(b Arlington, MA, Dec 17, 1954). American composer, singer, broadcaster, and journalist. He taught himself to play drums, piano, and guitar as a teenager, after seeing Soft Machine open for Jimi Hendrix when he was 13. He attended the Rhode Island School of Design (BA 1976), where he played jazz piano, sang, composed chamber music, and organized free-jazz ensembles. He moved to New York and worked as a graphic designer and illustrator, producing work for Paul Bley’s label Improvising Artists and for composer La Monte Young, while making music on the side. Garland followed the twin paths of piano improvisation and composition for chamber ensembles in the minimalist style and later joined Nigel Rollings’s band Ad Hoc Rock; with Rollings he sang and played drums, guitar, and keyboards and appeared at The Kitchen, Carnegie Hall, and in the Noise Fest at White Columns (1981). In ...
George J. Grella
(b Boston, MA, Oct 27, 1959). American music critic. Kosman has worked as the classical music critic for the San Francisco Chronicle since 1988. He received a BA in music from Yale College and an MA from the University of California, Berkeley. At the Chronicle, Kosman has championed modern American composers including John Adams, Aaron Jay Kernis, Michael Gordon, Chen Yi, and Lisa Bielawa; he writes about field-wide issues, including orchestra management, the development of contemporary repertoire, and the brief public fascination with the pianist David Helfgott, with a congenial, probing tone that blends a reporter’s instincts with a critic’s acumen. A 2006 recipient of the ASCAP-Deems Taylor Award for music criticism, he is a contributor to the New Grove Dictionary of Music & Musicians, 2nd Edition, and the New Grove Dictionary of Opera, and his writing has appeared in Gramophone, Opernwelt, Bookforum, Smithsonian, Piano & Keyboard, Symphony...
(b San Diego, CA, Oct 11, 1954). American writer. He studied with Leonard Altman at the Tanglewood Music Center and charles Jones at Mannes College before attending Columbia University (BA 1979). Page wrote on culture and music for the New York Times (1982–7). He then served as chief classical music critic for Newsday (1987–95) and the Washington Post (1995–9, 2000–8), where he won a Pulitzer Prize (1997). He has subsequently taught music and journalism at the University of Southern California.
Page has shown a particular interest in 20th-century music and a special attraction to minimalism. But his music writing—some of which appears in the collections Music from the Road (New York, 1992) and Tim Page on Music (Portland, OR, 2002)—displays an expansive knowledge of classical and popular repertories, and he has blurred perceived boundaries between these categories. Page also hosted the radio program ...
(b Chicago, IL,May 12, 1944; d Miami, FL, May 13, 2004). American music critic. After a brief period at medical school, Roos, a violinist, gave in to his love for music and pursued a career as a critic, beginning with contributions to the local paper of the University of Illinois-Chicago. From there, he traveled to New York City to write for the Saturday Review. He studied music criticism at the University of Southern California with the assistance of a Rockefeller Foundation fellowship. From 1971 until his death in 2004, Roos was the primary music and dance critic for the Miami Herald. Roos began writing at the same time that classical music was beginning to blossom in southern Florida, and although the scene was new, the critic held it to very high standards. Roos regularly flew to Europe to develop his knowledge of music, and his writing was demonstrative of his rigorous study. Of particular importance to Roos was operatic and vocal repertoire, and his contributions to the Florida Grand Opera were key to the group’s success. Another important organization Roos helped promote was Michael Tilson Thomas’s New World Symphony....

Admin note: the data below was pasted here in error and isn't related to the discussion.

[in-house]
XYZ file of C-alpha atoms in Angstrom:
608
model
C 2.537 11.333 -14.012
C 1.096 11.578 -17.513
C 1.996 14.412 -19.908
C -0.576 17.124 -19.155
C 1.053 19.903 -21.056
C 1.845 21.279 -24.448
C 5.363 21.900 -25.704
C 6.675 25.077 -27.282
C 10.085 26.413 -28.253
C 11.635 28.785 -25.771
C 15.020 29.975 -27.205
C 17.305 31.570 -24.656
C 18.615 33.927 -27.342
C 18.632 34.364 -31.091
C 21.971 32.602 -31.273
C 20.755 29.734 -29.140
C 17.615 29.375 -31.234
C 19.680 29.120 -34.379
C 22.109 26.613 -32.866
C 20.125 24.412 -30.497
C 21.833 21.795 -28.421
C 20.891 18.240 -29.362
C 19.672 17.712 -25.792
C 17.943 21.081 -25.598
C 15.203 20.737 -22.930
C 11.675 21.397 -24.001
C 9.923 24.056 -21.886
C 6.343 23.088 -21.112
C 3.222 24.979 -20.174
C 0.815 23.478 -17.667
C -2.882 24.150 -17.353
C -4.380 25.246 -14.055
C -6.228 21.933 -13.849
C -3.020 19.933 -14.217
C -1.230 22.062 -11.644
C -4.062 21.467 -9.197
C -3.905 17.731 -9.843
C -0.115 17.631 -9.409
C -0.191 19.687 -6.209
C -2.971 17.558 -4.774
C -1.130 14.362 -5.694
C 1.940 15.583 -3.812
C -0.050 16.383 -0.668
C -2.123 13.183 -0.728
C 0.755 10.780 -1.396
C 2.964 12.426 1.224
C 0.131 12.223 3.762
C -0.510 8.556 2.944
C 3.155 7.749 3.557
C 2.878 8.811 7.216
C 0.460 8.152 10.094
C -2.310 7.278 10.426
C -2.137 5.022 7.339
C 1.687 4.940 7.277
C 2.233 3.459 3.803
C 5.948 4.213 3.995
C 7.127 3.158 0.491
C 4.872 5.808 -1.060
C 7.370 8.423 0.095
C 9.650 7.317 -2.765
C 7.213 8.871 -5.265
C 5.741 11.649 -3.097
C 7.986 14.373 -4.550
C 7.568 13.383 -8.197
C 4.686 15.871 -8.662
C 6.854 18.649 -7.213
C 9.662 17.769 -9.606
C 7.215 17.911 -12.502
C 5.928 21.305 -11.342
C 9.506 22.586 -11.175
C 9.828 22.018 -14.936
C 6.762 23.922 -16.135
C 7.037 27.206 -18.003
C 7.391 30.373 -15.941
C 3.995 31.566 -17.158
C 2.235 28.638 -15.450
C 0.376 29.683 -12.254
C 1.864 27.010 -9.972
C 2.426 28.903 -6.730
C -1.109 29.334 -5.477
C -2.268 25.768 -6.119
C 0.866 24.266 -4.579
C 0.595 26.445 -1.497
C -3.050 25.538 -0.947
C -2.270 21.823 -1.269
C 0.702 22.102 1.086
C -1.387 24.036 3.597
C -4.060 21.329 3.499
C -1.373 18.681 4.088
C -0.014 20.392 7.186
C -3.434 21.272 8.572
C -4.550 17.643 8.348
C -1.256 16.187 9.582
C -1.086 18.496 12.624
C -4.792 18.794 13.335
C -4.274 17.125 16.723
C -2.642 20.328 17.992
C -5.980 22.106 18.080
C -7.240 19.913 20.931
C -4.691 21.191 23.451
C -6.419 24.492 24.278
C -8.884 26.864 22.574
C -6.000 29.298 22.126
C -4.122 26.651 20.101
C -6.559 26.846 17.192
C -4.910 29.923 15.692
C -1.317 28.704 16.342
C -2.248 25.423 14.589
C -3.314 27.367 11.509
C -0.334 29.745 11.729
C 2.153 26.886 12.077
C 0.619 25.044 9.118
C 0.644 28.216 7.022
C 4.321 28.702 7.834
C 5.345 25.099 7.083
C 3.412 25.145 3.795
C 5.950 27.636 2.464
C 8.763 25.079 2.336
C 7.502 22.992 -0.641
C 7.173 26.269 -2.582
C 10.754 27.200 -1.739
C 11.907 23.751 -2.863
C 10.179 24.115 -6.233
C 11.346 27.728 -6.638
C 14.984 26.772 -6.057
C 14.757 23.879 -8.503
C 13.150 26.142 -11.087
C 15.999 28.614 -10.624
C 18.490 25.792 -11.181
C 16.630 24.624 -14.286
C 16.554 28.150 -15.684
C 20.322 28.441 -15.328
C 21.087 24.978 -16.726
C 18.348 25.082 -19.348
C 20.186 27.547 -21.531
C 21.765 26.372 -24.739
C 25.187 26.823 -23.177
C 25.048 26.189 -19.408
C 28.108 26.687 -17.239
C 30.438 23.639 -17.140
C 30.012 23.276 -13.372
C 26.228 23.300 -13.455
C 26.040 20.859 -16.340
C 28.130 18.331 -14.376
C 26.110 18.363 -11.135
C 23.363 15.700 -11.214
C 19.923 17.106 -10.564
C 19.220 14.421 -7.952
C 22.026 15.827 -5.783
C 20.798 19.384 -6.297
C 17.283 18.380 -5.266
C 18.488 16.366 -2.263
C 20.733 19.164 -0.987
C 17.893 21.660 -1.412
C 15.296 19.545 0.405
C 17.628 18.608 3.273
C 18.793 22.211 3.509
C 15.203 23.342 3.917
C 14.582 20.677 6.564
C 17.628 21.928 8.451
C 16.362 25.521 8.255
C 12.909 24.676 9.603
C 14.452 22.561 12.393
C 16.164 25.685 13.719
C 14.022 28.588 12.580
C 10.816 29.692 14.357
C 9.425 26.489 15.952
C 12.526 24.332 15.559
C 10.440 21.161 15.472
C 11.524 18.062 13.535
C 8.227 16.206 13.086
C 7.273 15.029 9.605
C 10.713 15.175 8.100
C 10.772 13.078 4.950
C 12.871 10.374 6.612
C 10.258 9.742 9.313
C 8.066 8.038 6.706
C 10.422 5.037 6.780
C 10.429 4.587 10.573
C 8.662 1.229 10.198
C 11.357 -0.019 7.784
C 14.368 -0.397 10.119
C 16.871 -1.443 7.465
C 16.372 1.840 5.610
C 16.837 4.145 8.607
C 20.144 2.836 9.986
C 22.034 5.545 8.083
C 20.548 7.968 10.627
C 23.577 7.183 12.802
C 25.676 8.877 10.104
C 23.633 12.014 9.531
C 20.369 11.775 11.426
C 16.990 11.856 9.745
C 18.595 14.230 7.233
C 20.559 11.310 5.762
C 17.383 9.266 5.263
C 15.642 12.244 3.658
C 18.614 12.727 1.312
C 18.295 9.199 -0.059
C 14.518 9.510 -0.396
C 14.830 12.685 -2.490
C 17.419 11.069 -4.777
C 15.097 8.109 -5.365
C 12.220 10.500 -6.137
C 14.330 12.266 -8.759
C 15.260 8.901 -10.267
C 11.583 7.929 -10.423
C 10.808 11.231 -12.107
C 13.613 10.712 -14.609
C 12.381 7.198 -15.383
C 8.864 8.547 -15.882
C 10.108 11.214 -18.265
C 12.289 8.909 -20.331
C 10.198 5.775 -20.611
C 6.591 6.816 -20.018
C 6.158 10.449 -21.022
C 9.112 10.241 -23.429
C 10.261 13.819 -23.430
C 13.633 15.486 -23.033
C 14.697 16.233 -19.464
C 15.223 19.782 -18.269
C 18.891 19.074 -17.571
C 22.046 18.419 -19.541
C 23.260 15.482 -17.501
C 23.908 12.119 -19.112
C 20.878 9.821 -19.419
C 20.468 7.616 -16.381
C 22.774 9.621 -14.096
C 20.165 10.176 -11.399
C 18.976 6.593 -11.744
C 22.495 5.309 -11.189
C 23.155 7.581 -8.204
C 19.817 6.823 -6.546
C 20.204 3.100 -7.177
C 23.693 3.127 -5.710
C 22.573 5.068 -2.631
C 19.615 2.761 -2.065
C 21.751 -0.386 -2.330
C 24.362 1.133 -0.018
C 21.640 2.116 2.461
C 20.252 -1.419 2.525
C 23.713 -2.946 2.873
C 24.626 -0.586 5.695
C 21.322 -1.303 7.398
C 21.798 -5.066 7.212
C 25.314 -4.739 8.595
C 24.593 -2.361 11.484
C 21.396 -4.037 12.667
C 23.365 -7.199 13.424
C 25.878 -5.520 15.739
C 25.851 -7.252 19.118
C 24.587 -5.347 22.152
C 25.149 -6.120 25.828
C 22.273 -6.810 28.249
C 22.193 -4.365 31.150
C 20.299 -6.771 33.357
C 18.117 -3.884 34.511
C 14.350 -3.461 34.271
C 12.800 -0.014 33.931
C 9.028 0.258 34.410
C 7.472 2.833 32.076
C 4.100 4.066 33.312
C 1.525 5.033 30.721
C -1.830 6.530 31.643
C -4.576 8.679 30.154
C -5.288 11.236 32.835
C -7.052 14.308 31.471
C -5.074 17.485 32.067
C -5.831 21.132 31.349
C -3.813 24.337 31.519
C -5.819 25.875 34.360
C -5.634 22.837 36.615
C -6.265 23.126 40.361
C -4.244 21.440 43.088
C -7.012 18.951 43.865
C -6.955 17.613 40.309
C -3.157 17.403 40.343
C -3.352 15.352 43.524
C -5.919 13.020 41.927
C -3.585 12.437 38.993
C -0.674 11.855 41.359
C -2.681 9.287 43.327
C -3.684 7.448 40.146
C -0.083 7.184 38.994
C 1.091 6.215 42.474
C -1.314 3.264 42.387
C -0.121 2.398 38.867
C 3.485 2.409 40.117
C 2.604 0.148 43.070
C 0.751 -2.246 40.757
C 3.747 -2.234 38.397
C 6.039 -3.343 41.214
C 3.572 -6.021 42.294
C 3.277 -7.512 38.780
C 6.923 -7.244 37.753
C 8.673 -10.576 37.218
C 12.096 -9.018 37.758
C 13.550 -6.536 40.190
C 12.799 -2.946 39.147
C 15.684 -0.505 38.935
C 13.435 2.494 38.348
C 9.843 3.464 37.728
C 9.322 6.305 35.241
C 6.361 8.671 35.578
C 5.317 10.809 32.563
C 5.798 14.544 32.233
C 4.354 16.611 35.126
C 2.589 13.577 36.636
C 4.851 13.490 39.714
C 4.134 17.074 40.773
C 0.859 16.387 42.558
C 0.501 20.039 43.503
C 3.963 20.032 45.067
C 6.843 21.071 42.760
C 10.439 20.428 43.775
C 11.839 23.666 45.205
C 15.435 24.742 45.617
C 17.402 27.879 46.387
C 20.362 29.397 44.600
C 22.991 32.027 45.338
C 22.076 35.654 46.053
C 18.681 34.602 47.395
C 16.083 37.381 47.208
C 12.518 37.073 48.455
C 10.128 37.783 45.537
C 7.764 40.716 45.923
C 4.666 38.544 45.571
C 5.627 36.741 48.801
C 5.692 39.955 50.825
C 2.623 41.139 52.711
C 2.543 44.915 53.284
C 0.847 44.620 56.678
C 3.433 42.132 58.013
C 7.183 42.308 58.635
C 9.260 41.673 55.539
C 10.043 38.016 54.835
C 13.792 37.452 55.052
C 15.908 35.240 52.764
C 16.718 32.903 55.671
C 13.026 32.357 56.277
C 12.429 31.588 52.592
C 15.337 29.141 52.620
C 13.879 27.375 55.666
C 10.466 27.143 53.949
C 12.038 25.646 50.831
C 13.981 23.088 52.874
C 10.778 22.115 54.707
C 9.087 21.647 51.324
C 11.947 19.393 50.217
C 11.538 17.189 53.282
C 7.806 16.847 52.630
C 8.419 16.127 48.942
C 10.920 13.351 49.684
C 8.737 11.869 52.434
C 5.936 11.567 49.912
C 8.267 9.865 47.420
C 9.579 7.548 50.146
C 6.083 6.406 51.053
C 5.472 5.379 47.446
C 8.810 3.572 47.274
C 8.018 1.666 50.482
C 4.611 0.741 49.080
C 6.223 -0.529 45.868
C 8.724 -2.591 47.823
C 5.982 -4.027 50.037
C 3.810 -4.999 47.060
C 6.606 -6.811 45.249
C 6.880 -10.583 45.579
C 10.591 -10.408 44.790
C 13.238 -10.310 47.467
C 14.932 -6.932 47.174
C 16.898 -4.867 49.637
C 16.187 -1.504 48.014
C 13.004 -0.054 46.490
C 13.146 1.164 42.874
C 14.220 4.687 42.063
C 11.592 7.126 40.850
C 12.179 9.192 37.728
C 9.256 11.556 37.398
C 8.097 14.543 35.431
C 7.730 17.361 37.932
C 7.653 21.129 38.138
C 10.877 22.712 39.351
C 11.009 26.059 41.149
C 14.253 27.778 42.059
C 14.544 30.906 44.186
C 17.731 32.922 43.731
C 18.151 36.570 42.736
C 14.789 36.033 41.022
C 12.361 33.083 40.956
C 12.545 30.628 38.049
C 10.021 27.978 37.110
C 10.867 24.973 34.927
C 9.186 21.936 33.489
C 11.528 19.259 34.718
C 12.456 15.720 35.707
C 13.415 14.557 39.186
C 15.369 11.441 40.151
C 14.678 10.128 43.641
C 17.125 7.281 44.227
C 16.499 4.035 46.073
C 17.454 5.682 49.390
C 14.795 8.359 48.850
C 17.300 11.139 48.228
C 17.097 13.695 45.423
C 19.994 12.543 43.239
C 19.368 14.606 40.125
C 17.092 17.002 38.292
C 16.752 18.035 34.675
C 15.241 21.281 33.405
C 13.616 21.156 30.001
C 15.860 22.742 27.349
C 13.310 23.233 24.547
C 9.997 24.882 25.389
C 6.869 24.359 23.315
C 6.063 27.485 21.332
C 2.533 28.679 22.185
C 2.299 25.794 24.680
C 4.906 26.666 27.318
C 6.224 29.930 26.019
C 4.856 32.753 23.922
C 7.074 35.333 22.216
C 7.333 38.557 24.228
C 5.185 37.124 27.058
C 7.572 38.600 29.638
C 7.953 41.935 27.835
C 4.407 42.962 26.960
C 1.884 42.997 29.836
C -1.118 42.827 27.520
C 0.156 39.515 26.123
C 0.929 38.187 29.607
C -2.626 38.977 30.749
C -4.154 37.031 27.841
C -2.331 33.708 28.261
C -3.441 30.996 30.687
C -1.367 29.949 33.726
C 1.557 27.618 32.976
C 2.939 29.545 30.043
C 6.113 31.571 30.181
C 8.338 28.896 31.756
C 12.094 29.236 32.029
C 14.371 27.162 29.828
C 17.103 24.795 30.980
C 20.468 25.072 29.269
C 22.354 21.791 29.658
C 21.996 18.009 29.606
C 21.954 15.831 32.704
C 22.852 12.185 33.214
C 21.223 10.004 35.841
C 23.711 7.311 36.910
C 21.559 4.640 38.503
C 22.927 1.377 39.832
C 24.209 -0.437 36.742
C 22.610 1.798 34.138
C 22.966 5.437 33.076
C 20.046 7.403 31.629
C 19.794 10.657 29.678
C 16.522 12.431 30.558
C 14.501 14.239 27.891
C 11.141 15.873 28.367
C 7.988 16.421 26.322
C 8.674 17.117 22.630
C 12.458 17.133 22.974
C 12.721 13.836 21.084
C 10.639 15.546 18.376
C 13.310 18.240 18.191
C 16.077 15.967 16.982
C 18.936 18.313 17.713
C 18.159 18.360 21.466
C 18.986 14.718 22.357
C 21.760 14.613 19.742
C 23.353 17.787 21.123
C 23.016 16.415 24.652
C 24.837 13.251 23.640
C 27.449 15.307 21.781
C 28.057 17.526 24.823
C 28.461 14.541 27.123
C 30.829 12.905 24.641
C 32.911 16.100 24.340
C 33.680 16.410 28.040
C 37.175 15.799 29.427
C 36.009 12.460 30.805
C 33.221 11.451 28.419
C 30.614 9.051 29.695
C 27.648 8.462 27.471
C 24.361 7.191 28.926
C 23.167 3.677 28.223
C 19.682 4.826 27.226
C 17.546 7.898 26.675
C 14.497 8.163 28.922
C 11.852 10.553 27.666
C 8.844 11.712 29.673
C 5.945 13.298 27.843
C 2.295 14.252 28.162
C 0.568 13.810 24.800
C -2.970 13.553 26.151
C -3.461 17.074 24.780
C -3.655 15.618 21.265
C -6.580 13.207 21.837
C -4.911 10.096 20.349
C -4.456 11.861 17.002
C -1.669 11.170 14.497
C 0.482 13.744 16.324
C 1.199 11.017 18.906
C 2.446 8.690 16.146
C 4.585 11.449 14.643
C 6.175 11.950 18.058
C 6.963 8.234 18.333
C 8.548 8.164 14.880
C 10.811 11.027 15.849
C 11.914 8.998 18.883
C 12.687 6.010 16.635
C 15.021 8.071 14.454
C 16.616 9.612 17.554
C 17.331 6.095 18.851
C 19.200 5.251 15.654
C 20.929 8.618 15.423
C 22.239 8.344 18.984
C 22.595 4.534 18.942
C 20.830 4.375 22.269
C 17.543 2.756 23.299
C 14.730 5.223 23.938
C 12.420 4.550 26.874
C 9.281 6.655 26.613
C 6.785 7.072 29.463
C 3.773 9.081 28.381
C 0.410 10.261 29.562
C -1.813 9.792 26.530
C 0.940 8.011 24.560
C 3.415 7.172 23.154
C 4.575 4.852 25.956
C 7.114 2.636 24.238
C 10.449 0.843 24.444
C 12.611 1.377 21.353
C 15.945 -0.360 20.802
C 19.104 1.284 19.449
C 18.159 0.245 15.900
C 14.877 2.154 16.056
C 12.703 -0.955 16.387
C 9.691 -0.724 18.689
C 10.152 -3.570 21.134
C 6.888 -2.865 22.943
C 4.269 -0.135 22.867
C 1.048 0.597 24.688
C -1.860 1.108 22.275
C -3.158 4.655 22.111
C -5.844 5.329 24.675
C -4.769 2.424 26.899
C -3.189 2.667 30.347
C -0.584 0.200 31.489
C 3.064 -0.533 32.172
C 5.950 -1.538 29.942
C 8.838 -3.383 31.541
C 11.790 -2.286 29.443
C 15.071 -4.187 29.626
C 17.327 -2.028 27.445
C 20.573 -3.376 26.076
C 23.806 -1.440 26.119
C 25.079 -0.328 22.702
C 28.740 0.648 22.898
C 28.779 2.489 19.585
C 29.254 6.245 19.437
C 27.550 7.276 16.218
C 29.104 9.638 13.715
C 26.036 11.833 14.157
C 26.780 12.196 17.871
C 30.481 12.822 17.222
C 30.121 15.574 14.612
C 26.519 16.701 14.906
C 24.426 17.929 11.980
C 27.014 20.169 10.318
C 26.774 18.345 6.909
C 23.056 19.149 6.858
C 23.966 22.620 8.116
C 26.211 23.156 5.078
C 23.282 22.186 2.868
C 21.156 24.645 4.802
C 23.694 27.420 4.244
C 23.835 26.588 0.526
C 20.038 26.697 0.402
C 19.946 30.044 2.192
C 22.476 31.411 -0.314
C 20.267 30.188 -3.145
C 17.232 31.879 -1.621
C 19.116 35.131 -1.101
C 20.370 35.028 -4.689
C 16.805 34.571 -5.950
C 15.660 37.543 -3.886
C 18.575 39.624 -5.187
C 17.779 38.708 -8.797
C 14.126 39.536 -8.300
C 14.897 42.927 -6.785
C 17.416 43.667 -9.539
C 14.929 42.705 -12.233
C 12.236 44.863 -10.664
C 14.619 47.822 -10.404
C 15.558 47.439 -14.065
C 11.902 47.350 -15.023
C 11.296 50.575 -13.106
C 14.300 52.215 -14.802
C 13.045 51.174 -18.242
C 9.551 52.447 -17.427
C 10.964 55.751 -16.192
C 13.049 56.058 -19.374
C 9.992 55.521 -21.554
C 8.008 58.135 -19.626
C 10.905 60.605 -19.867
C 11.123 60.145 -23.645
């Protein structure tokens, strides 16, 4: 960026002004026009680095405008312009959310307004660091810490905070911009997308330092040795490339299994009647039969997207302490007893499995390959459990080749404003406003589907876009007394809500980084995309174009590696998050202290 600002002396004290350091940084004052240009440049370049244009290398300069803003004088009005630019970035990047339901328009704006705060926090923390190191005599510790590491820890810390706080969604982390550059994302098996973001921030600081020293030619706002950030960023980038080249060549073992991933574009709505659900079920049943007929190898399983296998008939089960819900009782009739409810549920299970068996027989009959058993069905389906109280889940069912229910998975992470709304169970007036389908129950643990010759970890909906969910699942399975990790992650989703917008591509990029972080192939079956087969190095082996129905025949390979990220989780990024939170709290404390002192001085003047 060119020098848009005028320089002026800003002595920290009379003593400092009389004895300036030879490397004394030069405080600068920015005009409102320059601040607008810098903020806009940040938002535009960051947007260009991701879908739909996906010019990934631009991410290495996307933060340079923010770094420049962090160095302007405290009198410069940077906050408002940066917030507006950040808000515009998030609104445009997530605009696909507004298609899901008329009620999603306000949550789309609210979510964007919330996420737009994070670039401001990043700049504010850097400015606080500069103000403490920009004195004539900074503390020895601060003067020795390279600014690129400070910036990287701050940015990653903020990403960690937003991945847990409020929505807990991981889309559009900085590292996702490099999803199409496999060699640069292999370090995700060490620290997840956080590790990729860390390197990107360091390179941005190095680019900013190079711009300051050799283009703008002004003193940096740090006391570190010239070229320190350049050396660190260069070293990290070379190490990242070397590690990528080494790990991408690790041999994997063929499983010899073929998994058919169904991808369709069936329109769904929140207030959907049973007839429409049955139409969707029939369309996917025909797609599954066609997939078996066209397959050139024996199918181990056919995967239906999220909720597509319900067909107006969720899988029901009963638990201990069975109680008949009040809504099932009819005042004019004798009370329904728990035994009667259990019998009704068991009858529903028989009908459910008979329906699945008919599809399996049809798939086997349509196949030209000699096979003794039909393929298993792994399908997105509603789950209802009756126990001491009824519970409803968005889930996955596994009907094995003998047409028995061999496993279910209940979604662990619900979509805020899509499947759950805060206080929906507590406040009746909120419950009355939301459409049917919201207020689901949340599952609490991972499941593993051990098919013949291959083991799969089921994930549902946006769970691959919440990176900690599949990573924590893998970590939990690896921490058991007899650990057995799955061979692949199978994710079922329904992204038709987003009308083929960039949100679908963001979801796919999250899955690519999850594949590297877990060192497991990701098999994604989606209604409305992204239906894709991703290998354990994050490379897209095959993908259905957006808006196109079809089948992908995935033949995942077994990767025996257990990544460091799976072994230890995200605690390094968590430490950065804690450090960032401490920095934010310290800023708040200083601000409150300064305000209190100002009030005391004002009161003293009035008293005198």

Andrea F. Bohlman
(b Washington, DC, Jan 12, 1968). American music critic. He studied English and music at Harvard University (BA 1990). While an undergraduate he worked at the college’s radio station, WHRB, where he sought to promote classical music. He has credited his DJ experience for inspiring him to explore the relationship between popular and classical music, since he also hosted underground rock programs at the station, excavating obscure and experimental music for broadcast. As a critic he has contributed to the New Republic, Slate, Lingua Franca, Fanfare, and Feed. Ross wrote regularly on music for the New York Times from 1992 until his appointment as classical music critic at the New Yorker in 1996. At the latter he has developed a strong profile for 20th-century composition and has implicitly insisted that classical music culture is relevant to contemporary society. His writing has consistently presented music as critically integrated into various avenues of culture from the moment of composition through its continued performance. Through lively analytical writing that has not avoided technical terminology and argumentation, Ross has advocated for music’s accessibility to a general readership. Musical sounds and styles, stories and recollections, and composers and performers have received equal attention throughout his reviews. His fluid sense of musical styles and genres is evident in his occasional attention to American popular music. His first book, ...